The first ten most abundant orders of the copiotrophic phyla assigned belonged to Proteobacteria and Bacteroidetes. Sequences assigned to Rhodobacterales (30.5%), Pelagibacterales (22.7%) orders of Proteobacteria, and the order Flavobacteriales (17.2%) of Bacteroidetes, were the most relatively abundant. By comparison, the relative abundance of each copiotrophic order was highest in either the “exploited” or “polluted” site except the orders Pelagibacterales, Cellvibrionales and Xanthomonadales whose relative abundances were highest in the “baseline” site (Figure 4A).
Figure 4. Distribution of (A) the top ten most abundant orders of the copiotrophic phyla (Proteobacteria and Bacteroidetes), and (B) distribution of common FIB genera from metagenomes of near-coral seawater and sediment samples from Kenyan reefs at the national marine parks classified as “polluted” (Bronze; Mombasa), “exploited” (Olive; Malindi) and “baseline” (Sky; Kisite-Mpunguti).
The relative abundances for sequences assigned to the common fecal indicator bacteria (FIB) genera (Escherichia, Salmonella, and Campylobacter) as well the alternative ones employed for microbial source tracking (i.e., Bacteroides and Prevotella) were less than 1% each (Figure 4B). The relative abundance of Bacteroides and Prevotella sequences from either “exploited” or “polluted” sites was more than three-fold higher than in the sequences from the “baseline” site. Relative abundances for Campylobacter and Salmonella sequences were comparable across the reef sites while that of Escherichia was more than two-fold higher in the sequences from the “baseline” site than in the sequences from either the “exploited” or “polluted” sites.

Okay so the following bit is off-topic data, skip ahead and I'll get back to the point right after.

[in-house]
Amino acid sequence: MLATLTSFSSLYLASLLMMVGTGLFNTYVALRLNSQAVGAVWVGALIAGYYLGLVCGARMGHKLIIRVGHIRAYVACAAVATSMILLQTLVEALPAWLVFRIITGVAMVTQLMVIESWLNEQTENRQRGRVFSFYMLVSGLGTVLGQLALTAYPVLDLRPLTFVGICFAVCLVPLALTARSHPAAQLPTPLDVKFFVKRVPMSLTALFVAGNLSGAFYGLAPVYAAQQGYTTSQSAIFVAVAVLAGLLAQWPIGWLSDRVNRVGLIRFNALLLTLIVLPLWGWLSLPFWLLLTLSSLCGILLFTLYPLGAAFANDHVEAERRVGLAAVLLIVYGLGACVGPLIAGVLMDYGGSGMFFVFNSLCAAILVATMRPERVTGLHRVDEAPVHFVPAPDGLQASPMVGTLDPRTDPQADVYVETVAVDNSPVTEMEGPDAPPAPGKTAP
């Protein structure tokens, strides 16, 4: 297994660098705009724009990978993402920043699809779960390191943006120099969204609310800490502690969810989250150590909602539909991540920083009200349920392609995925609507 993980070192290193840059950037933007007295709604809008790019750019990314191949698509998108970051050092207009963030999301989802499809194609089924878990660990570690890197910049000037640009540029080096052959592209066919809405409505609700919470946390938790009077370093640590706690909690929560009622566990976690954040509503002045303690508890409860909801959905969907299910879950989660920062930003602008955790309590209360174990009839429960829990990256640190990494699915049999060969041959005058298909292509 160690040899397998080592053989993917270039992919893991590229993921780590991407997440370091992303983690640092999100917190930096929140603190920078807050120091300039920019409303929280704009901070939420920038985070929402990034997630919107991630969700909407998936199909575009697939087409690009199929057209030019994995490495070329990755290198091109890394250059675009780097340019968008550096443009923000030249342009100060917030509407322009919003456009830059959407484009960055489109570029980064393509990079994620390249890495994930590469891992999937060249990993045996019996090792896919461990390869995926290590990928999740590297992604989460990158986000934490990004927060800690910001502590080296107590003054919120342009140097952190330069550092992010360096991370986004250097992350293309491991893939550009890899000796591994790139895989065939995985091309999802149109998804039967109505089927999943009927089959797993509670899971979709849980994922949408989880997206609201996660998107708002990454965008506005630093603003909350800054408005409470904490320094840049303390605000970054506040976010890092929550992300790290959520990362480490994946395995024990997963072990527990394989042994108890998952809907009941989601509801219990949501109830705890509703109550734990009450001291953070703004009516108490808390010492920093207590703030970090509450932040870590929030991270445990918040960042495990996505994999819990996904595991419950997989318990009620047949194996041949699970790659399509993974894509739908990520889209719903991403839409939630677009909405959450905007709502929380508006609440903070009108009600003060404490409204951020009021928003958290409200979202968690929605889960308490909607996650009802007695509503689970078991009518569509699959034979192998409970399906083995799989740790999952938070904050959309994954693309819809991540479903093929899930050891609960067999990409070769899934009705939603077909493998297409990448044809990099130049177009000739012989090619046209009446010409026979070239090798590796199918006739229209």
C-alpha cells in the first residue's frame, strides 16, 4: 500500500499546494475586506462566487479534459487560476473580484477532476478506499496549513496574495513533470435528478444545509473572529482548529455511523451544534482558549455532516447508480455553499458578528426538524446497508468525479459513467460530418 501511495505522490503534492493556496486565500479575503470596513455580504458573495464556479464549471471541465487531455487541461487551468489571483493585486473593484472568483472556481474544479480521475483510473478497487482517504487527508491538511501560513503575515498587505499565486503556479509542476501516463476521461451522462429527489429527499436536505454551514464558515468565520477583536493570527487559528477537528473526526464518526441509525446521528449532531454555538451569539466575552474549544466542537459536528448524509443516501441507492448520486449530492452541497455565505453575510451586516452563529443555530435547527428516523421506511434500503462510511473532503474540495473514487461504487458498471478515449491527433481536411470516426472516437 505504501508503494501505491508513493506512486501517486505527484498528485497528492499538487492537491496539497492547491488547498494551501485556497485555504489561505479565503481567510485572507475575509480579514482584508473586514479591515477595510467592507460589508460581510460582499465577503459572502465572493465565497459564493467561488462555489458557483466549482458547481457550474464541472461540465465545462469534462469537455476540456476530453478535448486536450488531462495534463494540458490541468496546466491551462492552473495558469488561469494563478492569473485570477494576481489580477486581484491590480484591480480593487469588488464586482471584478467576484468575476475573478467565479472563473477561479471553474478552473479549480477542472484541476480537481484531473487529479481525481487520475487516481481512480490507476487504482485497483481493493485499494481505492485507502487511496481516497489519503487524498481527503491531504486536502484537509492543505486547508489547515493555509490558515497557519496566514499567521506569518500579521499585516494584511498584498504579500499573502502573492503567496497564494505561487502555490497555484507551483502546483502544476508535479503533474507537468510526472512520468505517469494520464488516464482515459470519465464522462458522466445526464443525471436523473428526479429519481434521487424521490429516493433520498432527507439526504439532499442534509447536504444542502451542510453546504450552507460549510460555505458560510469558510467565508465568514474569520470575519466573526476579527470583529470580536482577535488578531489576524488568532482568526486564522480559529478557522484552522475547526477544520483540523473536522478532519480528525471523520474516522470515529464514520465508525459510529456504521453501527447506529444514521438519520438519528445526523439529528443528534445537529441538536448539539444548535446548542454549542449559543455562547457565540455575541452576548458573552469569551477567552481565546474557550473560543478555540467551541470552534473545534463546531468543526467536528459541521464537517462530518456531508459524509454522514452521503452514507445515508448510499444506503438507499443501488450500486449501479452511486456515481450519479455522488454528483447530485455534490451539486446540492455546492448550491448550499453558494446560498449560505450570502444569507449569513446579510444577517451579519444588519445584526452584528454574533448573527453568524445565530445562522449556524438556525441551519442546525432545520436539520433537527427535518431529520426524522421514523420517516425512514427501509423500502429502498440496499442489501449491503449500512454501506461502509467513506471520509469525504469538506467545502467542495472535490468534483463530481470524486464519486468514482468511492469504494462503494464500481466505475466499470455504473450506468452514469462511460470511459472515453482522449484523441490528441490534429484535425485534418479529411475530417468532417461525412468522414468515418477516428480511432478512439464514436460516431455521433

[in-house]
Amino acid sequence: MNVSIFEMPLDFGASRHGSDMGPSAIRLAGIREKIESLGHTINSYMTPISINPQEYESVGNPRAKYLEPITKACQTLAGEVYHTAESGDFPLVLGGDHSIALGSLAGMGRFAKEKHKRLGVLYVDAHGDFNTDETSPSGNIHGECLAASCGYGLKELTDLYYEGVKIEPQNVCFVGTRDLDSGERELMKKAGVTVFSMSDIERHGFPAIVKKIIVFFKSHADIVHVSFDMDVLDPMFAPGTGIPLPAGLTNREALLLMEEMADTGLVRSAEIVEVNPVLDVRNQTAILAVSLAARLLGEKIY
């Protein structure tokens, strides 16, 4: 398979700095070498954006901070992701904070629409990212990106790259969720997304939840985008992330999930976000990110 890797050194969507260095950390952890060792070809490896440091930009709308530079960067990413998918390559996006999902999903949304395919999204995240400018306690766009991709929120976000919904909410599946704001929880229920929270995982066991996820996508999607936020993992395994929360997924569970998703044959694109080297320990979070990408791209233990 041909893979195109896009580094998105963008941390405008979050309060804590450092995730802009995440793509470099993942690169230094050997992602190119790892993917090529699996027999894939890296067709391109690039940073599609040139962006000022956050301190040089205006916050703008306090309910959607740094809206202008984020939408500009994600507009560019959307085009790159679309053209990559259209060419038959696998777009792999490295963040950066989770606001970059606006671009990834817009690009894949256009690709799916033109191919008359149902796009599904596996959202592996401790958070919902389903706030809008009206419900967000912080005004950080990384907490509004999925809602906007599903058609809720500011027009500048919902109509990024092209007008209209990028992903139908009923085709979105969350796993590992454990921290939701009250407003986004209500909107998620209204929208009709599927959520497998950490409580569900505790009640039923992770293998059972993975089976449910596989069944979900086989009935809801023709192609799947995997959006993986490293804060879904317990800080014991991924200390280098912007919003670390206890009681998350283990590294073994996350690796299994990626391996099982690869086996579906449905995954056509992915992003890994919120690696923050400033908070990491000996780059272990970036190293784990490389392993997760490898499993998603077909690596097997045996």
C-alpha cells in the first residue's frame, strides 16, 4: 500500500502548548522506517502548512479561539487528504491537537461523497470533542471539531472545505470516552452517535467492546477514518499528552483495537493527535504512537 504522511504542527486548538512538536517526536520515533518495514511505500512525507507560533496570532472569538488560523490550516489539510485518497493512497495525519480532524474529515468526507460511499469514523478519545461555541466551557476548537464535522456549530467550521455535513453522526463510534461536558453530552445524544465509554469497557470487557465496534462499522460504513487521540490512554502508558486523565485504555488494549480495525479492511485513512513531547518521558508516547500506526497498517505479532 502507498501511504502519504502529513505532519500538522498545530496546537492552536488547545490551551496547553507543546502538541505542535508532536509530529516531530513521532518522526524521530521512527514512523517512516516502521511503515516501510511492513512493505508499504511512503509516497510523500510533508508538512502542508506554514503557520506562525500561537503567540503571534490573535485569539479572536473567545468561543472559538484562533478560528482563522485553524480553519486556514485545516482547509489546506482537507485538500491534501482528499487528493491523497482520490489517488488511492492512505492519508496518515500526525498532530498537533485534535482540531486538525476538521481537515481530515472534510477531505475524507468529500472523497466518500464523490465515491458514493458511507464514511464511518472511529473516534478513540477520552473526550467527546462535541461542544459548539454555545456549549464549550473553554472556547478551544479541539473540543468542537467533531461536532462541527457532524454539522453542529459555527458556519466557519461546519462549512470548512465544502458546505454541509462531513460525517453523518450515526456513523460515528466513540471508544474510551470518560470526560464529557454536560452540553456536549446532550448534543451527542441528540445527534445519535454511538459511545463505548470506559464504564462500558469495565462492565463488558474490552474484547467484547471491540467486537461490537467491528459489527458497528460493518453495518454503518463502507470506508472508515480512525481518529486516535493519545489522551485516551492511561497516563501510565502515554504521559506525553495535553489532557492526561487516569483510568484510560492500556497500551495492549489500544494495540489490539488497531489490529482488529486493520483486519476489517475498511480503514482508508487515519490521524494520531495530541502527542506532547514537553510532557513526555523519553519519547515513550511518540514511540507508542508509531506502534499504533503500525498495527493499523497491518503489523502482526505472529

For the Archaea superkingdom, 558 species were assigned spread in eight phyla. Thaumarchaeota (88.5%) and Euryarchaeota (10.9%) were the most dominant phyla with the other six phyla accounting for only 0.7% of the sequences assigned. The distribution of archaeal orders with relative abundances above 1% is presented in Figure 5A. The order Nitrosopumilales recorded the highest relative abundance (>79%) followed by Methanosarcinales (5.1%). Sequences from the “baseline” site showed higher relative abundance for all orders except Nitrosopumilales (31%) for which the “exploited” and “polluted” site sequences were three-fold higher. Non-metric multidimensional scaling did not show any site-specific structuring of the Archaea superkingdom (PERMANOVA, p = 0.733).
Figure 5. Distribution of (A) archaeal orders and (B) viral families with overall relative abundance >1% grouped by study site i.e., “polluted” (bronze), “exploited” (olive) and “baseline” (sky).
A 801 viral species, harbored in 11 phyla, were assigned to sequences from the near-coral seawater and sediment samples. Uroviricota (88.8%) dominated the sequences assigned. Only three other phyla i.e., Nucleocytoviricota (6.5%), Cressdnaviricota (2.5%), and Phixviricota (1.2%) had relative abundances of >1%.